International bank lending to China has peaked - BIS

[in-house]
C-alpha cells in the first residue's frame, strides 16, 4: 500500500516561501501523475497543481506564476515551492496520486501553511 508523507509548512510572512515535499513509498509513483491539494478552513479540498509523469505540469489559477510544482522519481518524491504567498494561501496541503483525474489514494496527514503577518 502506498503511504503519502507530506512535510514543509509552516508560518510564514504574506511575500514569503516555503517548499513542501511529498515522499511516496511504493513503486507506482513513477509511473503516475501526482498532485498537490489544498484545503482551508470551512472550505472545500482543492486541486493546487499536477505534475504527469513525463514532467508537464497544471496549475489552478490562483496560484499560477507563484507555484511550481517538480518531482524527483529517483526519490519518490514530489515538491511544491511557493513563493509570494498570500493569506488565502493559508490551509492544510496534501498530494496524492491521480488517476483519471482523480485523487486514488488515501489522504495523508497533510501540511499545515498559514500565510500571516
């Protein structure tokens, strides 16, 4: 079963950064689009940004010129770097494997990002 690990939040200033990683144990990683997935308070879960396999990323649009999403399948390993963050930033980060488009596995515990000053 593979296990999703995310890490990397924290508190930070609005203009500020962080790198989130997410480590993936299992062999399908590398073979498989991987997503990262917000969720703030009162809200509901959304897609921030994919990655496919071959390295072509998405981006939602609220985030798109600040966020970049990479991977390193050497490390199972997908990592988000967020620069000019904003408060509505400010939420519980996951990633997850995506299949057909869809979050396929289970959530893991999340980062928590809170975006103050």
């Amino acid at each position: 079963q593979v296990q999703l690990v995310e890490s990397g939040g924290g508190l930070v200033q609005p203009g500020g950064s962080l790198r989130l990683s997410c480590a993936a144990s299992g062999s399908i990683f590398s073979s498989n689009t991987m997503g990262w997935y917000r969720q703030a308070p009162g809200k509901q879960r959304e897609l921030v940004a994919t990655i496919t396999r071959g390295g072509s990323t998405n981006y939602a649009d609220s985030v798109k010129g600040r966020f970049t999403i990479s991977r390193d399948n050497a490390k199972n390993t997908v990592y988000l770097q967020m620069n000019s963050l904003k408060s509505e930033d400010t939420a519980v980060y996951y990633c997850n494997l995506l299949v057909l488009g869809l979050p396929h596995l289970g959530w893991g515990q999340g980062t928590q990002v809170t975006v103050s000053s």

LONDON (Reuters) - - International bank lending to China probably peaked in 2014 as efforts by the country's authorities to rein in its financial sector and head off a lending bubble took effect, a closely watched central banking report said on Wednesday. A quarterly report from the Bank for International Settlements (BIS) said cross-border lending by banks to China from June to September 2014 was up 40 percent year-on-year but rose only 3 percent from the previous quarter. The BIS, often referred to as the 'central bankers' central bank', said international claims on Chinese banks fell in the third quarter, indicating "efforts by authorities to tighten credit conditions in the banking sector have started to have an impact". However, the organisation also warned that a slowing of cross-border financing to China could exacerbate any downturn in the domestic financial cycle. In a study of early warning indicators for the domestic banking crisis, the BIS has flagged China as being in the highest risk category based on its high debt to GDP ratio and the high proportion of incomes spent on servicing debt and paying interest. "The possible turn in domestic financial cycles as U.S. dollar funding is set to tighten deserves close watching," said Claudio Borio, Head of the Monetary and Economic Department at the BIS in a conference call. Concerns are mounting among international investors of a credit bubble developing in China, with the country's property market seen as the biggest risk to the economy and worries that the government may have to patch holes in over-extended banks. The last BIS quarterly report showed China had become the largest emerging market destination for international bank lending, accounting for more than a quarter of all cross-border claims on all emerging market economies. Cross-border financing "boosts the upswing of domestic financial cycles and, through an eventual reversal, accentuates the subsequent bust", the BIS warned. The report also showed that international bank lending to Russia fell sharply in late 2014, which the BIS blamed on falling oil prices and international sanctions over Moscow's role in the Ukraine crisis. Cross-border claims to Russia contracted by $11 billion between June and September last year, contributing to a cumulative year-on-year decline of 15 percent, the BIS said. The overall global trend was for increasing banking activity, however, with cross-border lending rising 3 percent in developed economies, 5 percent in the United States and 11 percent in emerging economies, the BIS said. Claims on emerging markets have exceeded levels last seen before the financial crisis, standing at $3.9 trillion in September 2014, compared with $2.7 trillion in the first quarter of 2008. (Reporting by Chris Vellacott, editing by Gareth Jones)